Blackjack surrender is a special rule that allows you to recover a part of your wager even if you lose the game. But knowing when to use it can be tough, even for pros. It won’t magically fix everything, but using it right can help you handle your money better. Read on to learn what this rule is, how it works, and when it’s a good idea to use it.
The Notion of Blackjack Surrender
This is an optional rule in some blackjack games, letting players end the round before completion. You do this when you know you can’t win against the dealer. In return, you get half of your bet back. For example, if you bet 100 units and surrender, you get 50 back immediately.
This approach should only be used if the dealer is considered to have a stronger hand. Surrender in blackjack is divided into two depending on the moment when you can use this option – early game and late one. Both give the same result, but only one will be available. So, if your game has the surrender option, you should first check whether it is “early” or “late”.
Surrendering in Early Game
Let’s recollect the general rules of blackjack first. They are the following:
- The dealer gives two cards to the player.
- He takes two for himself and leaves only one face up on the table. The other card remains face down and is called the “hole card”.
- Once the player makes his decision, the dealer shows the hole card and proceeds to follow the table rules for ending or continuing the game.
Early surrender is a unique option in blackjack that allows you to make a decision after receiving your cards and seeing the dealer’s up card. You can end the game immediately by surrendering, even before deciding whether to hit, stand, or take any other action. Think of it as “surrendering before the dealer reveals their hole card”.
Early blackjack surrender is infrequent because it reduces the house edge (i.e., the casino’s advantage over the player). Mathematically, there is a 0.63% decrease in average. This may seem like a low figure, but blackjack is a game where the house edge is around 1%, even under normal conditions.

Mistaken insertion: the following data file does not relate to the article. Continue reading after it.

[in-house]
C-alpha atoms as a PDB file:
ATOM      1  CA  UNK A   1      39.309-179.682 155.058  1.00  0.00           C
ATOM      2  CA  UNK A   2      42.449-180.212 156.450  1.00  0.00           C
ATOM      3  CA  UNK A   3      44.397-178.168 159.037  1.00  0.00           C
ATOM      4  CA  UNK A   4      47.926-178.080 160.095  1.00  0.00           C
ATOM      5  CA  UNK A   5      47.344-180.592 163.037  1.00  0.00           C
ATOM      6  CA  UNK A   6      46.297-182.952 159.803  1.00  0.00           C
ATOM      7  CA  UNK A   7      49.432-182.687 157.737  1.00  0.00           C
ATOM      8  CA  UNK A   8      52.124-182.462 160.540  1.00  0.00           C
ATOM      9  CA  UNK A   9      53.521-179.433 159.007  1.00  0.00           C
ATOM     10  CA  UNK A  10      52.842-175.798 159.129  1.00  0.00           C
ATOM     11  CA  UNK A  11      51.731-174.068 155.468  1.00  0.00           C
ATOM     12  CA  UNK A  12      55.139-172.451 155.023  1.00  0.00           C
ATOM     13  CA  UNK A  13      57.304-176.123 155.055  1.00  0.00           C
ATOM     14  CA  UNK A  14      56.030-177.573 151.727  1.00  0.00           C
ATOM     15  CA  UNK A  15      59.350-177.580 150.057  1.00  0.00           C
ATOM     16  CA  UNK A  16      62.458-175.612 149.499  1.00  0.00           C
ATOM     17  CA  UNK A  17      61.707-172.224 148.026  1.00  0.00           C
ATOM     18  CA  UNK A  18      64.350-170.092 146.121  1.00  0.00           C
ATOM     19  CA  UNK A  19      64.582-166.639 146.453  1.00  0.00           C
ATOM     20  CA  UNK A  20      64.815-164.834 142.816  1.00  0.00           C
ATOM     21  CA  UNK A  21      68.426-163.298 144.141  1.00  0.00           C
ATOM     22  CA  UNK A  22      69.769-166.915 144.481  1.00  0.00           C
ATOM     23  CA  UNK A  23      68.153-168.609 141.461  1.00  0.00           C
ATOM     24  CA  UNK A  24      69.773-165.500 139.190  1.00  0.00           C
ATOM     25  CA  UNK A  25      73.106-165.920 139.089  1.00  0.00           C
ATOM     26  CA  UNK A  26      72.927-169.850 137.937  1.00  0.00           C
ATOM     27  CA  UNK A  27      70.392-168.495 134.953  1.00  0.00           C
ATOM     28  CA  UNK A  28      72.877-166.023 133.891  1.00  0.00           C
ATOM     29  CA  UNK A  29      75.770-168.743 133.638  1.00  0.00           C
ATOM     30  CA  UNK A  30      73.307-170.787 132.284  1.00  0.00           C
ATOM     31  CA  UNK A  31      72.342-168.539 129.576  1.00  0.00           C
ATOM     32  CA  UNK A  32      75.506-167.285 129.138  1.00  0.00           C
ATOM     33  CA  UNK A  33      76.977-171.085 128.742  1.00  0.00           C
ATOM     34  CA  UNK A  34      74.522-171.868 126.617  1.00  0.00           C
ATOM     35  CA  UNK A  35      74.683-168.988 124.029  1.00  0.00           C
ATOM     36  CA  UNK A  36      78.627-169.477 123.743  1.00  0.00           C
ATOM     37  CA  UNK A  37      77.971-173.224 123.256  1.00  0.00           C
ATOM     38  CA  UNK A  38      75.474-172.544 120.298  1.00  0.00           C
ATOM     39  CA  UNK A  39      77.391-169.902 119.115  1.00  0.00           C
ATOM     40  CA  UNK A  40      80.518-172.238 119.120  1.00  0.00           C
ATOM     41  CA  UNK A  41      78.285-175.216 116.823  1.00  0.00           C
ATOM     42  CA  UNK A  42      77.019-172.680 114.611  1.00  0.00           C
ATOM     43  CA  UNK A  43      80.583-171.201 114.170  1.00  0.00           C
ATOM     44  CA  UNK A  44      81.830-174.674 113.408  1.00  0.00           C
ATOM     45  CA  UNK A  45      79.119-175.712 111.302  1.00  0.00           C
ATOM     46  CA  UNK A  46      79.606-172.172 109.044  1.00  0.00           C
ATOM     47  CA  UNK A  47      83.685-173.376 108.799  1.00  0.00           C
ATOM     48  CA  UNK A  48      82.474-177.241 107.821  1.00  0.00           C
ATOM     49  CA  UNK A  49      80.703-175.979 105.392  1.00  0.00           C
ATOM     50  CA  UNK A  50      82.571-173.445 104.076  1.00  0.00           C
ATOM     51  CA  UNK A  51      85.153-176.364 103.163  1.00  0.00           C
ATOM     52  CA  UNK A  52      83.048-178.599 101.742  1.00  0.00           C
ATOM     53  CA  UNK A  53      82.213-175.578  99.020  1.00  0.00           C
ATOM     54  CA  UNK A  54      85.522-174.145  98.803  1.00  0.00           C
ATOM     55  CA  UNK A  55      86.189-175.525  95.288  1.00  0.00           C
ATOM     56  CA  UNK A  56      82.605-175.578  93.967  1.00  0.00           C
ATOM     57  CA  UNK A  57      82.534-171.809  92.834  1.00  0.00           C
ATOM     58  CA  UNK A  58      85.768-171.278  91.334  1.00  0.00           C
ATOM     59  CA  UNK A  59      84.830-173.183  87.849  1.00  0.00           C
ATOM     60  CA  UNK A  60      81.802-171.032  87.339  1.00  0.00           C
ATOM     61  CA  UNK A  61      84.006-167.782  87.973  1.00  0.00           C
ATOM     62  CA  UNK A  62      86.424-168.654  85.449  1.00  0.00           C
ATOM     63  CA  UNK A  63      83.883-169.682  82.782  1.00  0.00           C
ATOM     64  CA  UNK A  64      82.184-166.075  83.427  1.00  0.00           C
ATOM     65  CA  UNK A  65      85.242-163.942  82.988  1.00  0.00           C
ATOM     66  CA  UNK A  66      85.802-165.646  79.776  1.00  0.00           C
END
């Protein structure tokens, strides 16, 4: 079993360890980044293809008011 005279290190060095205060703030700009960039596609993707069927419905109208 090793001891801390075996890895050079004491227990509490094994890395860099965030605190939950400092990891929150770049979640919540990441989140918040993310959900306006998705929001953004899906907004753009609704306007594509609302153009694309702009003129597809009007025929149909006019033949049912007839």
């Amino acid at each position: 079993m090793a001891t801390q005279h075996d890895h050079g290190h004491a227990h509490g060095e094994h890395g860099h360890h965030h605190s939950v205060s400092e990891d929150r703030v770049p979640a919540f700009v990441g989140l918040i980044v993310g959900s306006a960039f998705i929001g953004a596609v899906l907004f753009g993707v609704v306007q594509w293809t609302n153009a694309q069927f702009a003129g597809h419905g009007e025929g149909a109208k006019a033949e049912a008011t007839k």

The table below will help you identify when early surrender is most advantageous. You’ll see the dealer’s hand on the left side and the player’s hand – on the right. If your game involves one of these combinations, considering surrender is optimal.
|Dealer’s Up Card
|Hard 5 – 7
|Hard 12 – 17
|3, 6, 7, or 8 pair
|Hard 14 – 16
|7 or 8 pair
Surrendering in Late Game
This is a more common option. Here, you can surrender only after the dealer checks their hole card to see if they have a natural blackjack (reaching 21 points with their up card and hole card). If the dealer does indeed have blackjack, you’ll lose the game, and the surrender option is unavailable. However, if the dealer doesn’t have blackjack, you have a decision to end the game by surrendering or continuing playing.
Late surrendering isn’t as advantageous in terms of reducing the house edge. On average, it decreases by only 0.08%. This is significantly lower than the 0.39% reduction in early surrender, which explains why casinos prefer this variant.